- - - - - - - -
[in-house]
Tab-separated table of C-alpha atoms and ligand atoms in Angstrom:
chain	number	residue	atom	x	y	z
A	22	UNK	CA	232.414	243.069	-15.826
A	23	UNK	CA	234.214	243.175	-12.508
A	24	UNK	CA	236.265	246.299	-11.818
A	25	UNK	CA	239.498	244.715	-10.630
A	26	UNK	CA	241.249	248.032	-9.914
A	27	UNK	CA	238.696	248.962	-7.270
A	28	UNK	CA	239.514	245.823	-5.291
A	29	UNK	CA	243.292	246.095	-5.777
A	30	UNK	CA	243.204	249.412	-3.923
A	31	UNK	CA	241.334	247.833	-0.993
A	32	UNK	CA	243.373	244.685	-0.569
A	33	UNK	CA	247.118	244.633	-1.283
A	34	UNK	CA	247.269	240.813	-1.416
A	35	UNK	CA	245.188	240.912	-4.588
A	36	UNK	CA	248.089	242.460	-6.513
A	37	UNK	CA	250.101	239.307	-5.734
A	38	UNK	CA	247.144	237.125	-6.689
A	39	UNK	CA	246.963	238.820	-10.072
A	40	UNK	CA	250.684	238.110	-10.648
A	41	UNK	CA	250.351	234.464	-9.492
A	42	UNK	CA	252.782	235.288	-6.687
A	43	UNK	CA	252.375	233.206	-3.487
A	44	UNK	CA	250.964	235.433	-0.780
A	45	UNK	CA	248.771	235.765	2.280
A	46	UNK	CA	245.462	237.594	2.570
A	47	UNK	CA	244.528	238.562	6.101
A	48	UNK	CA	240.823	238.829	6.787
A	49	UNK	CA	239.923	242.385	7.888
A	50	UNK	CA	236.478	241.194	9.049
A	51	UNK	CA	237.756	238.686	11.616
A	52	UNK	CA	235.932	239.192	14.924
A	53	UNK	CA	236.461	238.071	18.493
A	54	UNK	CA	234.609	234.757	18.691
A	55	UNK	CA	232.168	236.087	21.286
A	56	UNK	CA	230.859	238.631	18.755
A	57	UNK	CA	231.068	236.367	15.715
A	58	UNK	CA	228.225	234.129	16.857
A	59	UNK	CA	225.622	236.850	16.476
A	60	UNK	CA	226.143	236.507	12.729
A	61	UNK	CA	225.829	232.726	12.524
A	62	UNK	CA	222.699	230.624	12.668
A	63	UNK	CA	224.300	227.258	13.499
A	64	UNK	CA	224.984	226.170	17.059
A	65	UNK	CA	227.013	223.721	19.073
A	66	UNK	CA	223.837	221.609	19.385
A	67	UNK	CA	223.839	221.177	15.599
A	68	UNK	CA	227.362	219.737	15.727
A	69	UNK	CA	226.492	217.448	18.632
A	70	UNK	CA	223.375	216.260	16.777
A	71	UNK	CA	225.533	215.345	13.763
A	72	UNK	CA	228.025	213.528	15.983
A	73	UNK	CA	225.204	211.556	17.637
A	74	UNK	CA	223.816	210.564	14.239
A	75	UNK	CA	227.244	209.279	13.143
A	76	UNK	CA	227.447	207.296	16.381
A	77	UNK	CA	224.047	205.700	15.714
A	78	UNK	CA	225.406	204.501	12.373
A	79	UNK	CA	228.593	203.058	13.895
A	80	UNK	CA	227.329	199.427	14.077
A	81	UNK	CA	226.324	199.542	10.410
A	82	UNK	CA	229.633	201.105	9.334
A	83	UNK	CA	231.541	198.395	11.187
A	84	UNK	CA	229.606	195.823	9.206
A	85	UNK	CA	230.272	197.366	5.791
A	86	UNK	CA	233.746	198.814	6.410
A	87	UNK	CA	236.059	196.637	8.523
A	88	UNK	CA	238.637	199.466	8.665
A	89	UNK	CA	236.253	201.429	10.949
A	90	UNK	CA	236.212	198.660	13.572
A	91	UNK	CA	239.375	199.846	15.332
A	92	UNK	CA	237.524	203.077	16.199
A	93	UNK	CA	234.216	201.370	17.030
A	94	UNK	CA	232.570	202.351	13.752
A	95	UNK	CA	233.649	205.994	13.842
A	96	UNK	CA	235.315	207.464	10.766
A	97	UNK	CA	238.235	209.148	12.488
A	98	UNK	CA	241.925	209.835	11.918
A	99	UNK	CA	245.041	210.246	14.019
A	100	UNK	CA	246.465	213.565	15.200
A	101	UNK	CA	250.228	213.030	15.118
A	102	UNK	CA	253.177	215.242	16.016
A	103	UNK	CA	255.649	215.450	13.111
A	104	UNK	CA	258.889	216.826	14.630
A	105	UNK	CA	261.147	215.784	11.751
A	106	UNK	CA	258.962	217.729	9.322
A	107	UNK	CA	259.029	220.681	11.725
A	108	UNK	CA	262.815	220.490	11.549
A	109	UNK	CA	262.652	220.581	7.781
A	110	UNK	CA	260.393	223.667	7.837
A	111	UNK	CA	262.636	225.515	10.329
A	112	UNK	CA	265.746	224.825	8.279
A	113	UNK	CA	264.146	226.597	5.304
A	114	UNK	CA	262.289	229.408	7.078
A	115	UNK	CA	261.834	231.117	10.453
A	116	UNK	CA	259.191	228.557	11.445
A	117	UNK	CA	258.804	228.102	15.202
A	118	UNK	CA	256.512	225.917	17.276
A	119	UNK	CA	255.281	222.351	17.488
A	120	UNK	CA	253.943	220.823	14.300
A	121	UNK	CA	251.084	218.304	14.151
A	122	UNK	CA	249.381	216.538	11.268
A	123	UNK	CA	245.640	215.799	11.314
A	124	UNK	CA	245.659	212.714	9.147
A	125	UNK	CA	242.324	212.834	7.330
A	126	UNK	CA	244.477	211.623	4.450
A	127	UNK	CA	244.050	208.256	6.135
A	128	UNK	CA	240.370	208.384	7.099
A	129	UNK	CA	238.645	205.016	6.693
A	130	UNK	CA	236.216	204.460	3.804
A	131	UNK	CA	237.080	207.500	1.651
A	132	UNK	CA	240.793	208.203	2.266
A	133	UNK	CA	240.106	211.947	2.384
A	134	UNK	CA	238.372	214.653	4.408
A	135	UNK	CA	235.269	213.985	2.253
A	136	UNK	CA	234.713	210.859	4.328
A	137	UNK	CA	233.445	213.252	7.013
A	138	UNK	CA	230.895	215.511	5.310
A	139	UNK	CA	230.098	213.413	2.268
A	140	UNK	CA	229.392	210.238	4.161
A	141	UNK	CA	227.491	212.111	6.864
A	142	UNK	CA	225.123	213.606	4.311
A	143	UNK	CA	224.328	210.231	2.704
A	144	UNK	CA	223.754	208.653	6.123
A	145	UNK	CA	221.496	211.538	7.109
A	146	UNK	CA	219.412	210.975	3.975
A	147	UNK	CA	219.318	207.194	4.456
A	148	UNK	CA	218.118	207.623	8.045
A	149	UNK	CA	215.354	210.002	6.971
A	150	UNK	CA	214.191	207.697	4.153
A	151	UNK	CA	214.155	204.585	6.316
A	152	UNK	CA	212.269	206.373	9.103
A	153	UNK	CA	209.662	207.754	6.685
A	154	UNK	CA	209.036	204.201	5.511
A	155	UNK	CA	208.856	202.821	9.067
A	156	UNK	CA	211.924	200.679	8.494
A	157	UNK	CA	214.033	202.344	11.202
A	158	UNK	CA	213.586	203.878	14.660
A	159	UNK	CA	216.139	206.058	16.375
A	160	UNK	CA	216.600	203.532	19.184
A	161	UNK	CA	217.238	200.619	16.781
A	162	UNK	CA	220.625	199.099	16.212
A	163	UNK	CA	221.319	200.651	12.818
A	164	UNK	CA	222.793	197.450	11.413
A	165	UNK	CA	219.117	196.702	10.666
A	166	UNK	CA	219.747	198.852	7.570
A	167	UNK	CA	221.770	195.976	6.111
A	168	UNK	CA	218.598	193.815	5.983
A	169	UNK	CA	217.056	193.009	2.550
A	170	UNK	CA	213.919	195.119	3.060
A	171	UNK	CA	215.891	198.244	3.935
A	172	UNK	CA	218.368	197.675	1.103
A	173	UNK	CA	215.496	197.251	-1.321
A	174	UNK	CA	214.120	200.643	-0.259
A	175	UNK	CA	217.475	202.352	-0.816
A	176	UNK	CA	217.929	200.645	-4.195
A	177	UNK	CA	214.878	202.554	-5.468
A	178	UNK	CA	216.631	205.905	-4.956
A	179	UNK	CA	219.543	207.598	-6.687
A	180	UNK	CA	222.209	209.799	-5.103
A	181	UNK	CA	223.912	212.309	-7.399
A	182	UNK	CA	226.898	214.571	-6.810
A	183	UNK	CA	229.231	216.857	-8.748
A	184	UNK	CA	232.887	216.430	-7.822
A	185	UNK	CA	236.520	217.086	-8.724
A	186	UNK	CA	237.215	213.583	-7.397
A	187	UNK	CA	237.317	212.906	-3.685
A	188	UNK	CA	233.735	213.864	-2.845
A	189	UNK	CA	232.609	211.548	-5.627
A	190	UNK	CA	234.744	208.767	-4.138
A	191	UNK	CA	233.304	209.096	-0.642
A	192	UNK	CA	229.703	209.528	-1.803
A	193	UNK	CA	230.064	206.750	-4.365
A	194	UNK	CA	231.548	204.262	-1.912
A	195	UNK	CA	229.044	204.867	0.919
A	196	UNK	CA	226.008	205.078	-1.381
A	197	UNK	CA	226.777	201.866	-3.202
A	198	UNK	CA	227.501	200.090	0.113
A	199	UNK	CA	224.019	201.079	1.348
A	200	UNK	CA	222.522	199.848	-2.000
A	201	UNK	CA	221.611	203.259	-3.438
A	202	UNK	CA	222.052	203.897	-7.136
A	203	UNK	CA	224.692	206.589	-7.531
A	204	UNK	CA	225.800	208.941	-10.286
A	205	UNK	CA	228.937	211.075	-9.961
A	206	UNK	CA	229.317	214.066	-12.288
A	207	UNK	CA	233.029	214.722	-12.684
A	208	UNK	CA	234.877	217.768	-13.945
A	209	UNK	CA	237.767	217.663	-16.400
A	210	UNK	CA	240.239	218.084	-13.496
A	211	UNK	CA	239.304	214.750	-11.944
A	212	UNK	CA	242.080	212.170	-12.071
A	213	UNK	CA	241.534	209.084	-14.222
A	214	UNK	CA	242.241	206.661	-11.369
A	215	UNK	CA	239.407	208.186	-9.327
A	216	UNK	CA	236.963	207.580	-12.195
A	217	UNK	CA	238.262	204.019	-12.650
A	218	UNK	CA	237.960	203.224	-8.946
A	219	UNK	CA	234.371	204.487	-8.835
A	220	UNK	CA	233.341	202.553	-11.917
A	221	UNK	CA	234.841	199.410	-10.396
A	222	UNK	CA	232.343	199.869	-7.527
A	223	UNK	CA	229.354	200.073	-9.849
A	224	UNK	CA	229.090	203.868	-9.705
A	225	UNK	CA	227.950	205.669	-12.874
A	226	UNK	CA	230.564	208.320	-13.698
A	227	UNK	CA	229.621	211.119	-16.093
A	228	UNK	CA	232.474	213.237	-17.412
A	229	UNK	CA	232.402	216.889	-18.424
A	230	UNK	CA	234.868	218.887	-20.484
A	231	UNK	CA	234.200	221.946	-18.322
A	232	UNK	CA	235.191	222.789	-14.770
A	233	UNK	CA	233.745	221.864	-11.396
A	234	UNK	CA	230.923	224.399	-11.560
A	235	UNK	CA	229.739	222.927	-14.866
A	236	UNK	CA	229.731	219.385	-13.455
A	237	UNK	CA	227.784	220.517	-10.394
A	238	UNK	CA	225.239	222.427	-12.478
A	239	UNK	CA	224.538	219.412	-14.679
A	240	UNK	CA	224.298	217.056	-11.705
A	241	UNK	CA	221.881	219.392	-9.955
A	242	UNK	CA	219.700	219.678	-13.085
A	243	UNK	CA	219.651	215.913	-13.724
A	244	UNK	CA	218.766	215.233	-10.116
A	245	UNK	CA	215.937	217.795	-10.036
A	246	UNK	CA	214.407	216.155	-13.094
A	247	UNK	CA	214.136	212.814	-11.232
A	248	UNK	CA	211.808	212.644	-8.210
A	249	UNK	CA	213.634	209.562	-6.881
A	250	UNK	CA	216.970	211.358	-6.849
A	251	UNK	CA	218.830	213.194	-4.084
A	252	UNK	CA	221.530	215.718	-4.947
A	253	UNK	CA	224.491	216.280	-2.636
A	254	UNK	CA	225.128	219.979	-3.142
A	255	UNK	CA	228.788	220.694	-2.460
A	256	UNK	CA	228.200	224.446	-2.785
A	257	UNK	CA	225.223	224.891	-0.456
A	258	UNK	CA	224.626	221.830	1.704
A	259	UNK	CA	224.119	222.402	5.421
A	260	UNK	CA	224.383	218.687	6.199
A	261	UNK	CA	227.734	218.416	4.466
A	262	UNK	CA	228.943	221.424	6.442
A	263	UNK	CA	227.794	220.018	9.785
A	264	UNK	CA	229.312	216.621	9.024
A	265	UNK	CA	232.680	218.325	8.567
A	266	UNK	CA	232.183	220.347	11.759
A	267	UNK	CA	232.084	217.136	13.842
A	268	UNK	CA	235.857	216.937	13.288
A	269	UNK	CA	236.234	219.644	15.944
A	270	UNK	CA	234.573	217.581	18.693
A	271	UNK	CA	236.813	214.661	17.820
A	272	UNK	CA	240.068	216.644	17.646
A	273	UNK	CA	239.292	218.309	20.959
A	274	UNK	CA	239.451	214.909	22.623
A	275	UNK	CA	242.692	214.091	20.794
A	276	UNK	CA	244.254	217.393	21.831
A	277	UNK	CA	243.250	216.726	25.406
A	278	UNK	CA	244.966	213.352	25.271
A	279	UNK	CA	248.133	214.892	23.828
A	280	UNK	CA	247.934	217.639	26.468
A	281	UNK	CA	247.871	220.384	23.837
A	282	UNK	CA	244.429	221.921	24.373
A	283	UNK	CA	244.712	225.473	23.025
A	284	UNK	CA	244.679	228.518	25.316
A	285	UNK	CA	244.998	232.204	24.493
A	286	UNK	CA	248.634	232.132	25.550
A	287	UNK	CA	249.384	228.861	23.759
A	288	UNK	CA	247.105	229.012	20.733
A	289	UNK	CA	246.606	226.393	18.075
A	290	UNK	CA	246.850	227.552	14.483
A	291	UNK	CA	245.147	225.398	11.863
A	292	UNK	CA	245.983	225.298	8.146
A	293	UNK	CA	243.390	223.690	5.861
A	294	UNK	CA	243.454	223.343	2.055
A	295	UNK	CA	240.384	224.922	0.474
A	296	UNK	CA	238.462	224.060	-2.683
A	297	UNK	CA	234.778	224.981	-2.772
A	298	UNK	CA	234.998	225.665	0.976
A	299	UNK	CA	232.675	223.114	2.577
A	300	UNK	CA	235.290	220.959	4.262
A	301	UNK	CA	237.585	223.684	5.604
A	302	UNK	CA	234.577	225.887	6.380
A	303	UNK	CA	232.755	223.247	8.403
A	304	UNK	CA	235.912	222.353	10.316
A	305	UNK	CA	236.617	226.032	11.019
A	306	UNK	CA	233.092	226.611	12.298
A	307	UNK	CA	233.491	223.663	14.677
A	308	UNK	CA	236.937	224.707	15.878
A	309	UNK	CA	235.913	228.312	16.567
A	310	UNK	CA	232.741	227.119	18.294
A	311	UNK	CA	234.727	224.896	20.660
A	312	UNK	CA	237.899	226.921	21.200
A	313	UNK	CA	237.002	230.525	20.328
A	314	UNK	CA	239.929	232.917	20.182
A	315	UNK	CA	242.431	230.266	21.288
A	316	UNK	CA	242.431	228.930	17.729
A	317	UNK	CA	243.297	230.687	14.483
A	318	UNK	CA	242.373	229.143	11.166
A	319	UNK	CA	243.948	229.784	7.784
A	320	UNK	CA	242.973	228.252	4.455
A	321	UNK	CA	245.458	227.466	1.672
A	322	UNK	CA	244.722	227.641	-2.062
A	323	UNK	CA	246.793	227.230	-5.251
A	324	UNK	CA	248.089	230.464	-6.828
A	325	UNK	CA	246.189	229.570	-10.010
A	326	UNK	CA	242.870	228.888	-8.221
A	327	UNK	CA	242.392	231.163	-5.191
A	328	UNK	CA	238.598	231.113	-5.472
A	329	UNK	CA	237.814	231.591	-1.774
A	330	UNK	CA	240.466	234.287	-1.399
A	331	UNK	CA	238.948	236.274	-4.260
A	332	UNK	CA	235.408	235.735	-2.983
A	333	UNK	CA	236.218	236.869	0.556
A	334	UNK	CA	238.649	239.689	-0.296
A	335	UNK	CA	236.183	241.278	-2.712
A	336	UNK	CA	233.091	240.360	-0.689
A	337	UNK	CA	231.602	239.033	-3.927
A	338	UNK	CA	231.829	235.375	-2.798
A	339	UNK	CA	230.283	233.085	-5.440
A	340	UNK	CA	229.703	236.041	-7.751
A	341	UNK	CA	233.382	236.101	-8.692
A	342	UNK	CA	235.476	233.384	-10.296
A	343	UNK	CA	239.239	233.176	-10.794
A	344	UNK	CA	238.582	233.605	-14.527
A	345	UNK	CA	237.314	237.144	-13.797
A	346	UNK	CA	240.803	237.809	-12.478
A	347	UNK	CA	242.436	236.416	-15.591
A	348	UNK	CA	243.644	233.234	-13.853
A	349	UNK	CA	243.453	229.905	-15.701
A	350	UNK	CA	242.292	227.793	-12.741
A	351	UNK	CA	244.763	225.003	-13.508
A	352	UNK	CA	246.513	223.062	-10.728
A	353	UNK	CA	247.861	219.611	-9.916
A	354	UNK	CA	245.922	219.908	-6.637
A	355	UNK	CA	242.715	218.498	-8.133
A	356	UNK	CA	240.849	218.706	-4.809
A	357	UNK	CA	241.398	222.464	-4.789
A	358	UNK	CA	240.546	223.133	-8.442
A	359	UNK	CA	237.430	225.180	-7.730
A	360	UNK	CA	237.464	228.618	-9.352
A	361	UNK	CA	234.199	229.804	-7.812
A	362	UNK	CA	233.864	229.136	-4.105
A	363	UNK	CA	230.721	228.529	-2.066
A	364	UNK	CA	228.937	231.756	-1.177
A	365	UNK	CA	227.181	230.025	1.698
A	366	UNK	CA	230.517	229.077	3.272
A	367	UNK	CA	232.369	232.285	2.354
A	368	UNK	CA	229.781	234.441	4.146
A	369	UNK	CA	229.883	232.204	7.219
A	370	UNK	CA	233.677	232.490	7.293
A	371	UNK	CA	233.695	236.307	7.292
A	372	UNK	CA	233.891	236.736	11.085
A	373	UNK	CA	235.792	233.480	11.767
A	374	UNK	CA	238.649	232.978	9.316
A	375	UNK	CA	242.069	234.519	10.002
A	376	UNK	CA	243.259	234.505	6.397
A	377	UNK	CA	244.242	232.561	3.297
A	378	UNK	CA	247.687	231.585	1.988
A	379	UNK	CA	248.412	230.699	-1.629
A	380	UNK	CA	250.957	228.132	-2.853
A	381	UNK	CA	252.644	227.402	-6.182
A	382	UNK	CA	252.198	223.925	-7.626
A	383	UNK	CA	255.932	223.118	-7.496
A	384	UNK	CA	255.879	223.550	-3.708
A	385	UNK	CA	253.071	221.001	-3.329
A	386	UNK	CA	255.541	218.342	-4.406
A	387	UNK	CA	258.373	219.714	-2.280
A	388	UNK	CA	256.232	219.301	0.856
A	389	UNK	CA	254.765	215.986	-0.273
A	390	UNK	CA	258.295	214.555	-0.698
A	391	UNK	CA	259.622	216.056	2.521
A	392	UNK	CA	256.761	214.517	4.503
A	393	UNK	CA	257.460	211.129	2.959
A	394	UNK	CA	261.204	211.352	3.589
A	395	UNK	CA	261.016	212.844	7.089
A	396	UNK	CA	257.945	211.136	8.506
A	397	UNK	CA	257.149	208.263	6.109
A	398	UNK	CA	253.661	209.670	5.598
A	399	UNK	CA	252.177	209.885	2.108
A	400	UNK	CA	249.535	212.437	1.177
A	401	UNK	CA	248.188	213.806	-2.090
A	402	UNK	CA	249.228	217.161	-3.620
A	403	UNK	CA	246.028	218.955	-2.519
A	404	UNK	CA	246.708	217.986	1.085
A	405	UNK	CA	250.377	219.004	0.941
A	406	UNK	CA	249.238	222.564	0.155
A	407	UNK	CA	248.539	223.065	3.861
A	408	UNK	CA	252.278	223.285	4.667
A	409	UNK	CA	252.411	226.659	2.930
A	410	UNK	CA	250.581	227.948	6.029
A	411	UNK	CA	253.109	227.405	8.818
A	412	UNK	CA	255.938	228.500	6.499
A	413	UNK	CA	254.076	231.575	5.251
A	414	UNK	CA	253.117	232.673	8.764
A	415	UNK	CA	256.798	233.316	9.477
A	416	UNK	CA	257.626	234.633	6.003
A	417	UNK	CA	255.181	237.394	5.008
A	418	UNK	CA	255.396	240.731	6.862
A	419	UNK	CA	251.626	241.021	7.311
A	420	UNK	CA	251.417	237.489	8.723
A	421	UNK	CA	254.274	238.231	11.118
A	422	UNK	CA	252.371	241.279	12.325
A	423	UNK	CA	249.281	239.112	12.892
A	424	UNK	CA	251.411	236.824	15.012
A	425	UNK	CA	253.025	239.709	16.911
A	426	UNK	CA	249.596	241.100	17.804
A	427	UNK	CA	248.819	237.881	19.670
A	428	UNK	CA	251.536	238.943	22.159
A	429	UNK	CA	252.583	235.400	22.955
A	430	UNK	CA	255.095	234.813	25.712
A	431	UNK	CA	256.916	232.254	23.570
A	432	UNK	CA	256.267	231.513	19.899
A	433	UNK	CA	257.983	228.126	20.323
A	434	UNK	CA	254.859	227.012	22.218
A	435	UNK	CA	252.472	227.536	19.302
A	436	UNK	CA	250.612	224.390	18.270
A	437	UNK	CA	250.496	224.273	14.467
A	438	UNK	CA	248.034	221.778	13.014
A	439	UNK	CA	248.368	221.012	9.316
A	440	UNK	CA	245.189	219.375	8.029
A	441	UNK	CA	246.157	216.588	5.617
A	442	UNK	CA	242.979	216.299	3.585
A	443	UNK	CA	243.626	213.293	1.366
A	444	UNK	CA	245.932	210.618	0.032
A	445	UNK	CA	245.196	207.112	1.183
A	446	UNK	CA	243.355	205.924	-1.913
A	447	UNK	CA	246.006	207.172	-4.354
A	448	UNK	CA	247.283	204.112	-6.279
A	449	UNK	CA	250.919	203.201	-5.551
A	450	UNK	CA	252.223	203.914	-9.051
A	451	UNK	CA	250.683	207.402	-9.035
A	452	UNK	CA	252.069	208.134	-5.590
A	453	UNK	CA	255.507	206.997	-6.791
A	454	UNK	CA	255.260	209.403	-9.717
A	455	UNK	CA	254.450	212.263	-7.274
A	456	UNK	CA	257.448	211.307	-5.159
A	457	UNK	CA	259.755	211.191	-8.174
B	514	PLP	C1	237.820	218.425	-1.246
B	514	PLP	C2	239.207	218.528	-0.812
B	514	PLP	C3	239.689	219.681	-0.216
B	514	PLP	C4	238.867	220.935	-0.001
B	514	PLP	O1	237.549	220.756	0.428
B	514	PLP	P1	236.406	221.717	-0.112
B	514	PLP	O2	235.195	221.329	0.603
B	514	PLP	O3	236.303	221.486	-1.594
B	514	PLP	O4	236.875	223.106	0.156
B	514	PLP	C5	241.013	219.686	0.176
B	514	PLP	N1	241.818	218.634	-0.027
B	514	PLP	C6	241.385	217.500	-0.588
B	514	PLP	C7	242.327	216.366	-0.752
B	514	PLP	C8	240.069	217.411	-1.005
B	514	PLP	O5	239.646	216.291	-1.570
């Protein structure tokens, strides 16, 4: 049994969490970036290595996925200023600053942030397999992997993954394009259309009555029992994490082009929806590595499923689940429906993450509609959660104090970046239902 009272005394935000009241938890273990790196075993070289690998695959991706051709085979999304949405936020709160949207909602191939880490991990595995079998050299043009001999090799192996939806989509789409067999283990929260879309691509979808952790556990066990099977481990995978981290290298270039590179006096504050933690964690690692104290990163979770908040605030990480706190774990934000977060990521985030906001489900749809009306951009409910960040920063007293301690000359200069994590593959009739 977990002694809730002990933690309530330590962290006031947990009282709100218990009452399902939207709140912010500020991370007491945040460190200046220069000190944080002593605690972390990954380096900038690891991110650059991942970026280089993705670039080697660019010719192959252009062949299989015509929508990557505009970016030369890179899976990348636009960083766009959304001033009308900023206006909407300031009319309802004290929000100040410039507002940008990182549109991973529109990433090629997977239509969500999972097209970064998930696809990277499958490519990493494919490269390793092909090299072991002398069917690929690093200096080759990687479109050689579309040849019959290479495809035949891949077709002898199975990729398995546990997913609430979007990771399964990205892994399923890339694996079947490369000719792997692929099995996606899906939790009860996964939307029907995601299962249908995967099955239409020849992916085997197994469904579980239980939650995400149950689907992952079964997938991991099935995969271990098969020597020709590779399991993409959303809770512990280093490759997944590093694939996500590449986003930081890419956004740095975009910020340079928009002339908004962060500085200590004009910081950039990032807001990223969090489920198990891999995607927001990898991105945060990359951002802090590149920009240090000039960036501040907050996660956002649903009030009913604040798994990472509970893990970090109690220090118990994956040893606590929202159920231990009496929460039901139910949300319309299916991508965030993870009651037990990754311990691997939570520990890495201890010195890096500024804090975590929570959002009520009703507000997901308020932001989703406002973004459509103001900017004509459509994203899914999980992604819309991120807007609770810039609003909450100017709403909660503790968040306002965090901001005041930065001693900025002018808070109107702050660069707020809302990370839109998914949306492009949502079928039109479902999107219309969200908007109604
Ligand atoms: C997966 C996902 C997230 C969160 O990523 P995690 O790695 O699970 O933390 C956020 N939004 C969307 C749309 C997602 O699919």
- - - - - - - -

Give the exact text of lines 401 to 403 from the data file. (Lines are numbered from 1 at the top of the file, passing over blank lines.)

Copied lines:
A	419	UNK	CA	251.626	241.021	7.311
A	420	UNK	CA	251.417	237.489	8.723
A	421	UNK	CA	254.274	238.231	11.118